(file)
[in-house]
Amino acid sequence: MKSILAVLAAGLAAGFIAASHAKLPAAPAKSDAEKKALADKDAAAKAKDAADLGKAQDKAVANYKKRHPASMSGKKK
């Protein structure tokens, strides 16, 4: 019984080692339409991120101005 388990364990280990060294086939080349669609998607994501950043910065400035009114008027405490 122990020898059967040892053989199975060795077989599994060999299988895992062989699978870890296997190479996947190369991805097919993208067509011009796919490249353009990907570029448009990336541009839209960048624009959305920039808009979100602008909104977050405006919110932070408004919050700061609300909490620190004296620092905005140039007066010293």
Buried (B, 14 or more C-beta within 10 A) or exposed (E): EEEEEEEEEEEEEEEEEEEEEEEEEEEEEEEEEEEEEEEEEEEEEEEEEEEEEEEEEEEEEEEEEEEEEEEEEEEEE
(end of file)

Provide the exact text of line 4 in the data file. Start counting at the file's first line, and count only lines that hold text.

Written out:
Buried (B, 14 or more C-beta within 10 A) or exposed (E): EEEEEEEEEEEEEEEEEEEEEEEEEEEEEEEEEEEEEEEEEEEEEEEEEEEEEEEEEEEEEEEEEEEEEEEEEEEEE